Microsoft is constantly researching and adjusting its procedures in order to offer the best employee experience to both new and existing employees. They do this because they understand the impact employee satisfaction has on productivity and overall success. The company also understands the pivotal role an onboarding buddy program can have on successful onboarding experiences.

With this in mind, Microsoft designed a pilot buddy system at work program and launched it across the entire organization.

The company identified three key findings:

  • Onboarding buddies provide a level of context that employees cannot get from an employee handbook.
  • Meeting onboarding buddies frequently boosts productivity.
  • Employees with onboarding buddies report greater satisfaction.

Microsoft has since expanded its new hire onboarding buddy program by creating an internal site for hiring managers to match new hires with current employees to buddy up.

According to the company’s general manager for employee career and development:

“Employees who have effective onboarding buddies are more satisfied with onboarding resources, more easily find the right contact for their questions, and feel that their buddies help them expand their networks and become more productive in their new role.”

Buffer’s Buddy Program

Buffer, a remote-first company, spent a lot of time perfecting its onboarding program. The aim was to create an onboarding process that promotes diversity, offers psychological safety, and enables new hires to enjoy the same benefits as other full-time employees.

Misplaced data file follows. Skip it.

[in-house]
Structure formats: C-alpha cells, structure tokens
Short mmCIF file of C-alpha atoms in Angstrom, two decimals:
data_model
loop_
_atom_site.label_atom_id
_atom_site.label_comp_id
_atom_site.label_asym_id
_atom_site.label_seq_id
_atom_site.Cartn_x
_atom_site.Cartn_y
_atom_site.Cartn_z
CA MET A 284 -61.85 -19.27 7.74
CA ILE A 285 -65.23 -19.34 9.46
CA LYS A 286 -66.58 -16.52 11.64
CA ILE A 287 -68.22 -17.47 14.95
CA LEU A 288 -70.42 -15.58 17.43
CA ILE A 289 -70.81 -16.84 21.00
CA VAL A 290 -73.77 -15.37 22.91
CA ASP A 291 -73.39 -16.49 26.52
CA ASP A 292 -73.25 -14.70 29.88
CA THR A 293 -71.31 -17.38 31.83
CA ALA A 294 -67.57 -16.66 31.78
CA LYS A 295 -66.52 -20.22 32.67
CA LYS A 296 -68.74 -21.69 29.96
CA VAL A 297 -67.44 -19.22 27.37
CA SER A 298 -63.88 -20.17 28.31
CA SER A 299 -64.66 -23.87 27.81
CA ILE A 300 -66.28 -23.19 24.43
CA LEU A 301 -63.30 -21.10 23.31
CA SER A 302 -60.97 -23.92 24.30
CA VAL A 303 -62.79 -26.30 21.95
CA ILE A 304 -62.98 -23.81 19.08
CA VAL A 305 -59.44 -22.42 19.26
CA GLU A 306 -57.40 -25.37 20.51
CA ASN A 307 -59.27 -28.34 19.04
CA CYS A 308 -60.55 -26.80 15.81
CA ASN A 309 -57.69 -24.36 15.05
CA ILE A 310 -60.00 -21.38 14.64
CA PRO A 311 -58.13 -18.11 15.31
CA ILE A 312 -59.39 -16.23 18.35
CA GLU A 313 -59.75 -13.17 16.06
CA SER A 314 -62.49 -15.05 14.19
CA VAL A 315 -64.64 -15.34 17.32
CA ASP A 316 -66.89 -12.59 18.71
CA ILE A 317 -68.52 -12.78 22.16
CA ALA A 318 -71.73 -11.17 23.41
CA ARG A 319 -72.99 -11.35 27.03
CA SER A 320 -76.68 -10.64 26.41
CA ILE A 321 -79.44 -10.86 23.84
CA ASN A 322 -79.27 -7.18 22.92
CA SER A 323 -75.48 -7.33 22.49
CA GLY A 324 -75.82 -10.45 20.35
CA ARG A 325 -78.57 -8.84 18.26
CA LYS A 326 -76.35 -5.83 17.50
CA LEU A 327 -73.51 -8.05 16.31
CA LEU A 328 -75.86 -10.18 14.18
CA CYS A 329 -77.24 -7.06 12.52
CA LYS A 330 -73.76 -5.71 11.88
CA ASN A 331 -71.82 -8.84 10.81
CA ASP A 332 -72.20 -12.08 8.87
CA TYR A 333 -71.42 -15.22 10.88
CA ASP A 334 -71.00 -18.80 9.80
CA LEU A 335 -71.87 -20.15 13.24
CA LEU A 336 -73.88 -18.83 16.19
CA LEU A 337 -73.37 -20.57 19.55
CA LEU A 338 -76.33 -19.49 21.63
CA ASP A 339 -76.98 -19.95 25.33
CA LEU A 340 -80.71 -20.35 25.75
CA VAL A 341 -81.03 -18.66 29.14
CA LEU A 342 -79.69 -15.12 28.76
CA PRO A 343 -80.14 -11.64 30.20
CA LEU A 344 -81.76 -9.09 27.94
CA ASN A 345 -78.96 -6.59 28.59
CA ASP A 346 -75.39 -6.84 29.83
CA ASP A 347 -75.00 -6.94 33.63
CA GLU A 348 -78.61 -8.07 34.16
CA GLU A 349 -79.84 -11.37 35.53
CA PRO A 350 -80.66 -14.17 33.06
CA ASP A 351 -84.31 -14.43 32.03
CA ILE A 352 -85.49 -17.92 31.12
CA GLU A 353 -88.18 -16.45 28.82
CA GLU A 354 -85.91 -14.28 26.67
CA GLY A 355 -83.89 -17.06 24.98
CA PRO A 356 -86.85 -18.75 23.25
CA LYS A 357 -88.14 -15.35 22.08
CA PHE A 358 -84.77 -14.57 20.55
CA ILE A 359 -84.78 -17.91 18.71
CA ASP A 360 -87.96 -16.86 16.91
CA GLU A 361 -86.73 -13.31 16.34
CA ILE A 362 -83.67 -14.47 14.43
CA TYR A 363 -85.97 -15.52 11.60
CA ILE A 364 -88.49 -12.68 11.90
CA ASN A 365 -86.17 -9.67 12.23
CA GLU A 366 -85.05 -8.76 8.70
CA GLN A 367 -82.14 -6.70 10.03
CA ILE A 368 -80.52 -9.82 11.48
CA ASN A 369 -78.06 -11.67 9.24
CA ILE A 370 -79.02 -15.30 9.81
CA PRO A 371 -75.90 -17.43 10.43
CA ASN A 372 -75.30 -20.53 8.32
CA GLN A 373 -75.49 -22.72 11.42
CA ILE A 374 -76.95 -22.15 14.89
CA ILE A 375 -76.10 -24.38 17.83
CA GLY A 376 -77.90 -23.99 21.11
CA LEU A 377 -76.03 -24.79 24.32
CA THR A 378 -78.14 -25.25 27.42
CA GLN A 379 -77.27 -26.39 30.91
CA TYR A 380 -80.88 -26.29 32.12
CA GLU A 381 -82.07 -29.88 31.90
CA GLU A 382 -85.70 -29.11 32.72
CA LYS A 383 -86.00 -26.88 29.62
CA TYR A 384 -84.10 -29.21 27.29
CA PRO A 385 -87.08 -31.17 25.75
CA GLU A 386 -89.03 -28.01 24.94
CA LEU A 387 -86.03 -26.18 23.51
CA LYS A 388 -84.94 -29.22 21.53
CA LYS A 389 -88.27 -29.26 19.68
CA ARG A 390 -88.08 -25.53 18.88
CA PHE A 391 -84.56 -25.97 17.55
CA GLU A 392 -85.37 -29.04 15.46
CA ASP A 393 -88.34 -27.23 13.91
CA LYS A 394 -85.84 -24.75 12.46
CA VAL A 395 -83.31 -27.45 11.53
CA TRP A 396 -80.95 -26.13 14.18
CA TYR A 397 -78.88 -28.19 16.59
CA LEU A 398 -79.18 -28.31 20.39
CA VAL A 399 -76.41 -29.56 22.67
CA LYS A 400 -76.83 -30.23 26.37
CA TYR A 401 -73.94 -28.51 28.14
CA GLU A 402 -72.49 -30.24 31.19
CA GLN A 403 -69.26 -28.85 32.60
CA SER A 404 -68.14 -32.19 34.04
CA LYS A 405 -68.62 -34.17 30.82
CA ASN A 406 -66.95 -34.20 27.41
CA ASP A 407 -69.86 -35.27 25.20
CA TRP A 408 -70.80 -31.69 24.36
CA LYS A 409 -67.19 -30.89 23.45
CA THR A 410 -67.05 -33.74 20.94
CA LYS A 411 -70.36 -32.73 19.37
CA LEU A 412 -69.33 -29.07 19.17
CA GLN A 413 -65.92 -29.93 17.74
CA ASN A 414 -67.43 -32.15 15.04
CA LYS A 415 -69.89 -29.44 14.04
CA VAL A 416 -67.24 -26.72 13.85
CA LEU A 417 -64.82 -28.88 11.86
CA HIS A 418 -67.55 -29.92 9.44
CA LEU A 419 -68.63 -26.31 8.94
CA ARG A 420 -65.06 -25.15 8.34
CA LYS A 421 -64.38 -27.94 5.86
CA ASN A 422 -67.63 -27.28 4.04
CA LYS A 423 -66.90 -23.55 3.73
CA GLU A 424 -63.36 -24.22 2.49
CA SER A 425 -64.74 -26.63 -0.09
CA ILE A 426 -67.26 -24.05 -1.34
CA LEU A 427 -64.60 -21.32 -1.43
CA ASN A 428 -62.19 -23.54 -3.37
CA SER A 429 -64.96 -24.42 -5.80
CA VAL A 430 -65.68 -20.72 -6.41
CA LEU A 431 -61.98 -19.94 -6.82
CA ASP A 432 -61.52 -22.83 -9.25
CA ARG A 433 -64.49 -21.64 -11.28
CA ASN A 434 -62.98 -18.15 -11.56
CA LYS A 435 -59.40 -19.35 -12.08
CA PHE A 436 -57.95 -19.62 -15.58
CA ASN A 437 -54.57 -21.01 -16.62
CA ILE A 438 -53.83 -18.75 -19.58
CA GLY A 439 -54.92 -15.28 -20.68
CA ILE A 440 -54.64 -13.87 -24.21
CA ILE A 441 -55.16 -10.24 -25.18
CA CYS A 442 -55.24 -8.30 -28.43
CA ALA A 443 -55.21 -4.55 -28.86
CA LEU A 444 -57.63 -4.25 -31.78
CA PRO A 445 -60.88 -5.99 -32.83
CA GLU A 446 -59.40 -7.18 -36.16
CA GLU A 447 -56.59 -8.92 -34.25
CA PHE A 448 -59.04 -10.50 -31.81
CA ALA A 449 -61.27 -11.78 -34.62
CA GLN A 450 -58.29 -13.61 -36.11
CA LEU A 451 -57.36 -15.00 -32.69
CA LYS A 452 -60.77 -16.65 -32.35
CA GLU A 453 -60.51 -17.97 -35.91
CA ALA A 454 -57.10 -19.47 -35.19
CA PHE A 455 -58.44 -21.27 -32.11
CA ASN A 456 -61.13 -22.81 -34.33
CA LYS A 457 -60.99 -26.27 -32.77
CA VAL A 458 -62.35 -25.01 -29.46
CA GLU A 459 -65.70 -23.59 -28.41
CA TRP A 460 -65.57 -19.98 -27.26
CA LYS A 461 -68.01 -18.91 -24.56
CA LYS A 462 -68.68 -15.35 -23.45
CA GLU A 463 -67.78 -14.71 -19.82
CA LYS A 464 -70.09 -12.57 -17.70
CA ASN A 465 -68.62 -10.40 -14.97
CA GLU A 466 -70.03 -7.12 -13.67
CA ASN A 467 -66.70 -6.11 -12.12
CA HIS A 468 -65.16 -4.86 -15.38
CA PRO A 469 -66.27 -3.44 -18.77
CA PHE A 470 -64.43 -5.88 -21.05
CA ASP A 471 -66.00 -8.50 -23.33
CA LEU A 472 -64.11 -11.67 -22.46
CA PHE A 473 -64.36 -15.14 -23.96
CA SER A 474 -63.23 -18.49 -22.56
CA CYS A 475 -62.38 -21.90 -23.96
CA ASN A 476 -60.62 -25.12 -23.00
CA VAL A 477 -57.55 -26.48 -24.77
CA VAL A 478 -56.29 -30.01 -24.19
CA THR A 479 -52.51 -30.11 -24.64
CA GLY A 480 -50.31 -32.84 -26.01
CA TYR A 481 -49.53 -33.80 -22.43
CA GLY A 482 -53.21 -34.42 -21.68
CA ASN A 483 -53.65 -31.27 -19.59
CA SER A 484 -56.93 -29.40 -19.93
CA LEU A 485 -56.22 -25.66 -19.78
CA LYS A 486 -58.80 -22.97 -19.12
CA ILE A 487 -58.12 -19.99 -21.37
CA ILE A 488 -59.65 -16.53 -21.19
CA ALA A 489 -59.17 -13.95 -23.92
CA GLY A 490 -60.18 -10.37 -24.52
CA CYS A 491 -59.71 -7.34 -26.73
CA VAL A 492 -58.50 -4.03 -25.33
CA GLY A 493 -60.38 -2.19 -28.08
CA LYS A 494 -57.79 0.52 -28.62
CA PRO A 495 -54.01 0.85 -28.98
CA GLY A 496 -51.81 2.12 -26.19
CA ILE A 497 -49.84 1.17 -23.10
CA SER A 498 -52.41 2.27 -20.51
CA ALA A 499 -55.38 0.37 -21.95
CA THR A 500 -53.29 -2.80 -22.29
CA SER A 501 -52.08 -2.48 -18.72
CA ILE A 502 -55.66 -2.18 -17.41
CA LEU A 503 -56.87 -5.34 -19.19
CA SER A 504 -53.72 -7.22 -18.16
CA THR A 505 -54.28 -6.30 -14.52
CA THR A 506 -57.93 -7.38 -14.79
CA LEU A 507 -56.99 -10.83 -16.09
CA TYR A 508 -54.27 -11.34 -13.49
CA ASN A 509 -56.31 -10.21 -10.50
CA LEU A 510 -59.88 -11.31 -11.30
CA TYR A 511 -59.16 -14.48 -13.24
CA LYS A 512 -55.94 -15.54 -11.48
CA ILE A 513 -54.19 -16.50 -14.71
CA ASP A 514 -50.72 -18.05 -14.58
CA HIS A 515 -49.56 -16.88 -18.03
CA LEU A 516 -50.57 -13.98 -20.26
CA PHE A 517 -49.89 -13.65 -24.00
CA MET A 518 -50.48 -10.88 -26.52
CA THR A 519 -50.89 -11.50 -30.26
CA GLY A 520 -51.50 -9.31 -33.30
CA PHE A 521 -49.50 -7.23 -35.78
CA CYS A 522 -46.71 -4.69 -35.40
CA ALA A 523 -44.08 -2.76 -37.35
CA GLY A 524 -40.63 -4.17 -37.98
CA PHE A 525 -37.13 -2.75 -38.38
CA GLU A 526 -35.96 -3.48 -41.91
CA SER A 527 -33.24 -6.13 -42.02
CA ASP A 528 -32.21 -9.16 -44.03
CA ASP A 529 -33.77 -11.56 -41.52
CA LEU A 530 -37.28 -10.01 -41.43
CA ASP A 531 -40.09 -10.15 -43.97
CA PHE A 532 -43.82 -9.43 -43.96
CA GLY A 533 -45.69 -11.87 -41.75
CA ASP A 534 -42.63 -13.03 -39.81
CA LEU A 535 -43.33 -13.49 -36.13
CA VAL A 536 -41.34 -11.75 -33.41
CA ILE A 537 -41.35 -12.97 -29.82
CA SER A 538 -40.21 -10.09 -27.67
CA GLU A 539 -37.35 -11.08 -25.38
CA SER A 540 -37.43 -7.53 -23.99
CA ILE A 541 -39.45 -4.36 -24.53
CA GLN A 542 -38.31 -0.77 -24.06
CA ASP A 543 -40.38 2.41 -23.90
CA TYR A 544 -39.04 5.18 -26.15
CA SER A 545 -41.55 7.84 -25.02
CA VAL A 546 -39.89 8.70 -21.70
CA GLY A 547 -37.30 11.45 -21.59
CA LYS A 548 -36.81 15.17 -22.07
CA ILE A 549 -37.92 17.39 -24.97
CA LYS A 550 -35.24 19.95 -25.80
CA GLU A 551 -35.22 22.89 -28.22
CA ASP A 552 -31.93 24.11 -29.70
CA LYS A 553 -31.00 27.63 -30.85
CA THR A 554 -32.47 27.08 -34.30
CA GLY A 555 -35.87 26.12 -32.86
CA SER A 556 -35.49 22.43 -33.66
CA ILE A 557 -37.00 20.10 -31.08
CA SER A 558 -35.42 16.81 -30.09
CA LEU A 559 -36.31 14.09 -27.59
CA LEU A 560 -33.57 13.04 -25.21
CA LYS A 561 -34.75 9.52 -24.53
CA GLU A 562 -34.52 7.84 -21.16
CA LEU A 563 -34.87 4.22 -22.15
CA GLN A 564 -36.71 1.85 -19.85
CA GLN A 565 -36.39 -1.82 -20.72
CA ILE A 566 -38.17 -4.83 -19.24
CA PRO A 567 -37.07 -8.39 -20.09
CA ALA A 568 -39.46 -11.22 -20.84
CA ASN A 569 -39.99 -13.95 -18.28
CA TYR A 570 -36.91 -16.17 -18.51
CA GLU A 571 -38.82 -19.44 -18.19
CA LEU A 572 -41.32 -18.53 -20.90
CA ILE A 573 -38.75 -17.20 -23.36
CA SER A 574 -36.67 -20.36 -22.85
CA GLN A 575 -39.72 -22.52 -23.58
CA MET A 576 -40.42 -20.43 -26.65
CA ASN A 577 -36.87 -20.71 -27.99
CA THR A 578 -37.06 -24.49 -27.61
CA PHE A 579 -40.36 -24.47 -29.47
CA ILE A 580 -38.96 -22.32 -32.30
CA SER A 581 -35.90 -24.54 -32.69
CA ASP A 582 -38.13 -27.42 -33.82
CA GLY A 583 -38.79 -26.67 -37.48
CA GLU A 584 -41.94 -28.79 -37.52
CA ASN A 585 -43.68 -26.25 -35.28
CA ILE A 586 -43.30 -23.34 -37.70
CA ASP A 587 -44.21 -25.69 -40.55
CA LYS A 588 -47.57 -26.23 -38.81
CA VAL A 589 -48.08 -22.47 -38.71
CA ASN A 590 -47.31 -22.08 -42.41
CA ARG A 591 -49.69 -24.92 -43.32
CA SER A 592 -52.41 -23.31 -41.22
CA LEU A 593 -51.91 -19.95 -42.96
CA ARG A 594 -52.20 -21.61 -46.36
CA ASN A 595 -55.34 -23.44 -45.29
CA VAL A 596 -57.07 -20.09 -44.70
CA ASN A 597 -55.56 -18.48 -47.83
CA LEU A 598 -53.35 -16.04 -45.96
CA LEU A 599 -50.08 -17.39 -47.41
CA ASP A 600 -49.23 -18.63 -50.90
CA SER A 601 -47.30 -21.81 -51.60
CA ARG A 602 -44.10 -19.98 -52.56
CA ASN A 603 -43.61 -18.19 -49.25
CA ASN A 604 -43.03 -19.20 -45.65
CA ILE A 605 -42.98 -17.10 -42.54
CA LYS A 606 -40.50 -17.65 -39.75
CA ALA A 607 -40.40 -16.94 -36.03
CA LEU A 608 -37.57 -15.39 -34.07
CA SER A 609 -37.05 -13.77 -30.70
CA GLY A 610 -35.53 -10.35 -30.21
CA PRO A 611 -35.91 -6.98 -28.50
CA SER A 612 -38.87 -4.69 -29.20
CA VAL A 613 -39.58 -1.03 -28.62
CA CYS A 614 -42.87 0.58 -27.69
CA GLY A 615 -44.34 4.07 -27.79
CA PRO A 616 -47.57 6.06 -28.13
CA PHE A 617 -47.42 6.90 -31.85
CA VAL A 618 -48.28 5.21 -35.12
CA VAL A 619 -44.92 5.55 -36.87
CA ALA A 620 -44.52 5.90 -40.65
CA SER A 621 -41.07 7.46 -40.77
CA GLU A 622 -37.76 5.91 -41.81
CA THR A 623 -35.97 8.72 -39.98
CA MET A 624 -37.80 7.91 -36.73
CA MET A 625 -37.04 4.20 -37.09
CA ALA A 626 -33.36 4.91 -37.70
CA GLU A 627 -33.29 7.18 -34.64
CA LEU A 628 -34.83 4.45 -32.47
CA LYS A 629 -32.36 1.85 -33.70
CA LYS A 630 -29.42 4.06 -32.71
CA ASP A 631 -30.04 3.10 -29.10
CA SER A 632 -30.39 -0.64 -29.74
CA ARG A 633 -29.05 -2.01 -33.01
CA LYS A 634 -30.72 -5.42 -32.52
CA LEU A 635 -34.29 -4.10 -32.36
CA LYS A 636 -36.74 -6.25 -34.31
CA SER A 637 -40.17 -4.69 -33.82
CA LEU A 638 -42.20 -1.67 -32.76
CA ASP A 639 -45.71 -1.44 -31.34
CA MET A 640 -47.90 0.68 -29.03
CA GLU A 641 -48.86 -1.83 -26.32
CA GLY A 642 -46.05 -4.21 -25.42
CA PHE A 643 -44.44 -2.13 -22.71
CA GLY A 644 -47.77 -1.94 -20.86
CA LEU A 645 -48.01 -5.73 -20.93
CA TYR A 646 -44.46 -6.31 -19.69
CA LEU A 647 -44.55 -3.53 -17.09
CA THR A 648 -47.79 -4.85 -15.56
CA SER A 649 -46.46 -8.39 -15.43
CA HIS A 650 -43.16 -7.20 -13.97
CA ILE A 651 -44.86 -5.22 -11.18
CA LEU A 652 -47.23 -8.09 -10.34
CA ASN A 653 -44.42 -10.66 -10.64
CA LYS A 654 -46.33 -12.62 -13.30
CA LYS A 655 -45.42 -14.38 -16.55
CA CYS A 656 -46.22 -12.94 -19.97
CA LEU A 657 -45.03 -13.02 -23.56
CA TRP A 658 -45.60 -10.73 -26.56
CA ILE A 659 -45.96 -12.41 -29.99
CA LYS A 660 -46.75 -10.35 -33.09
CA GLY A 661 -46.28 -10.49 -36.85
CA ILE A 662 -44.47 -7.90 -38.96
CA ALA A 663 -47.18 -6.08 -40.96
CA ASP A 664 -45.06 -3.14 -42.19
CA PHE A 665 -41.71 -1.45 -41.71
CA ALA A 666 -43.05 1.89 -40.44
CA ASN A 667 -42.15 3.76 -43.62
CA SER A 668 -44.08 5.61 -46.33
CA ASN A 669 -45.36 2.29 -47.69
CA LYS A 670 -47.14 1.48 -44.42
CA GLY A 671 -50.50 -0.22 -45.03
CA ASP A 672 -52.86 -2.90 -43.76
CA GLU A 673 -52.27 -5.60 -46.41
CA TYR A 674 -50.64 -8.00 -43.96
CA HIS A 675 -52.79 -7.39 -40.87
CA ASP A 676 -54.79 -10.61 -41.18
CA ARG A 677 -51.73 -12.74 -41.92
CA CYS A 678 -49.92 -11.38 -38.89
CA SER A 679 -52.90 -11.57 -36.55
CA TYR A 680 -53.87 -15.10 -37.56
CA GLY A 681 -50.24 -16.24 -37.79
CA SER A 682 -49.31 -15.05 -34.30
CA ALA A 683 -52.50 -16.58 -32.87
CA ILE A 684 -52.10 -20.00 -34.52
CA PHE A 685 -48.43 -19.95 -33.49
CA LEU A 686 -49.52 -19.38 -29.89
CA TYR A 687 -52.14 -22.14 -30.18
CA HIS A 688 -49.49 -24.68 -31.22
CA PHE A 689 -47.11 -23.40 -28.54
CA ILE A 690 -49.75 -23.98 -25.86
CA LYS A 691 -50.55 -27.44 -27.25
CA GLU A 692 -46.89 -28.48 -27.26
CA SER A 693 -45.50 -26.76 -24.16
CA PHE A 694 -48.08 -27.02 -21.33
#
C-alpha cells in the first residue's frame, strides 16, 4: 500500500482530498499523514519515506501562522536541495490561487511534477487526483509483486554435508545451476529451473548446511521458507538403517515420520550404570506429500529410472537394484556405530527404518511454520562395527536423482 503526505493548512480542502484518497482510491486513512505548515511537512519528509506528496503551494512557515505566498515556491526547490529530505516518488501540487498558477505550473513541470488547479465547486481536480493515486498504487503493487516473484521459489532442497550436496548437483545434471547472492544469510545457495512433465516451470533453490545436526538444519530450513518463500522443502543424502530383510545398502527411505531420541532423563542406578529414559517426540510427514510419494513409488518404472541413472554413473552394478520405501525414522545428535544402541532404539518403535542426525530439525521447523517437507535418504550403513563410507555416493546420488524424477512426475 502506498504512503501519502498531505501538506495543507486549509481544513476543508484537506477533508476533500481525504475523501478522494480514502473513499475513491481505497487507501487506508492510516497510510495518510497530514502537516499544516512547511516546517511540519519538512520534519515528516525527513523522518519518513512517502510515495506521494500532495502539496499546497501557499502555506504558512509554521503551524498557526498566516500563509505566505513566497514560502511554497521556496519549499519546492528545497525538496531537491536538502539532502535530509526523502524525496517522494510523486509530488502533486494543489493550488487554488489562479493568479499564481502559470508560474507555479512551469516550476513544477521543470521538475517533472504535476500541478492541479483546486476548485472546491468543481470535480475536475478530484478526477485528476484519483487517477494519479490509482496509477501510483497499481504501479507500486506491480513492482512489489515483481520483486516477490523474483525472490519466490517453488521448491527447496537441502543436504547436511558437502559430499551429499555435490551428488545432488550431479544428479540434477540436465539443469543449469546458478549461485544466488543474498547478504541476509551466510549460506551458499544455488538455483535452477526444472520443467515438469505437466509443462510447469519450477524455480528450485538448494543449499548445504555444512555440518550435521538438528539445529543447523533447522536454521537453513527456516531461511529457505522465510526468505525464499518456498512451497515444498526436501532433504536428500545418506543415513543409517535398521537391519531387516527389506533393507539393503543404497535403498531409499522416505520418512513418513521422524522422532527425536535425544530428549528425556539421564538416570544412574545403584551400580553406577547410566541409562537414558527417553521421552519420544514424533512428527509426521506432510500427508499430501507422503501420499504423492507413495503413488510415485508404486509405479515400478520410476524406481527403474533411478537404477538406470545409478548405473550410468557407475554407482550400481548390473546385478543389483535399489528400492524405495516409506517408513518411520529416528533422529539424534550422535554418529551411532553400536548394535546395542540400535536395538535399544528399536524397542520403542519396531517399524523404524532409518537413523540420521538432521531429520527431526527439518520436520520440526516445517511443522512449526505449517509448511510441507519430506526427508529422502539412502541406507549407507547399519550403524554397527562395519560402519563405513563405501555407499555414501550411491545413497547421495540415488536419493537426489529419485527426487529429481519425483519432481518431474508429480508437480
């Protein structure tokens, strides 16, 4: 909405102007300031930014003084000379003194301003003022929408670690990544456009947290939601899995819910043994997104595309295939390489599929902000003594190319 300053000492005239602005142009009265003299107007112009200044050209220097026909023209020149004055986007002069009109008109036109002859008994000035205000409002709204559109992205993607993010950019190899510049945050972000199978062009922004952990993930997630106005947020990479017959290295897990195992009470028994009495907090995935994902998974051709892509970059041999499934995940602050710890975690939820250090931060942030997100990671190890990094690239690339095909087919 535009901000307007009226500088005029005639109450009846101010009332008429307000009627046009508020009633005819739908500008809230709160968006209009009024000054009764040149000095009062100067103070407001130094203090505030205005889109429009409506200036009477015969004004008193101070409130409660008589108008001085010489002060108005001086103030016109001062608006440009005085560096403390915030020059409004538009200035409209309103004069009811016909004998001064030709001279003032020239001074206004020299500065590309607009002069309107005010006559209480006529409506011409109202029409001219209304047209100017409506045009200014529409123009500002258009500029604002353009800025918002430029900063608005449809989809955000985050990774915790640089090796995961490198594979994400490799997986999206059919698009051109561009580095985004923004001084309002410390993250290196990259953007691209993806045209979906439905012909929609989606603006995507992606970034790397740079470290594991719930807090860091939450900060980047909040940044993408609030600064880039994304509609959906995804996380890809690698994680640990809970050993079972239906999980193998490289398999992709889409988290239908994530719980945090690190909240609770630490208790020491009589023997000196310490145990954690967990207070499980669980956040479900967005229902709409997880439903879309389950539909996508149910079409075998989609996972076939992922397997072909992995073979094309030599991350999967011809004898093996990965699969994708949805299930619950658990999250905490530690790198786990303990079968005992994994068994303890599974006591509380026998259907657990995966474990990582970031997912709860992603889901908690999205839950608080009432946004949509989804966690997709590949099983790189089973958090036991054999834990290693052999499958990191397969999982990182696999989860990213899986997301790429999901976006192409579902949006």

As part of the company’s updated onboarding program, it has created a unique buddy system. This system is founded on the principles of communication and technology. What’s more, instead of assigning one buddy to each new hire, Buffer employs a three-buddy system with defined roles to help new hires:

  • Leader buddy: a team member with lots of experience, such as a manager
  • Role buddy: a peer who understands the new hire’s role
  • Culture buddy: a seasoned employee who helps new hires learn about the company’s vision, culture, and strategy

In fact, Buffer’s buddy system has been such a success that even Google has adopted a similar program!

What will your buddy system look like? How can you improve your own onboarding experience?

Cat Symonds is a freelance writer, editor, and translator. Originally from Wales, she studied Spanish and French at the University of Swansea before moving to Barcelona where she lived and worked for 12 years. She has since relocated back to Wales where she continues to build her business, working with clients in Spain and the UK.  Cat is the founder of The Content CAT: Content And Translation, providing content development and translation services to her clients. She specializes in corporate blogs, articles of interest, ghostwriting, and translation (SP/FR/CA into EN), collaborating with a range of companies from a variety of business sectors. She also offers services to a number of NGOs including Oxfam Intermón, UNICEF, and Corporate Excellence - Centre for Reputation Leadership.  For more information or to contact Cat visit her website ( or send her a message through LinkedIn.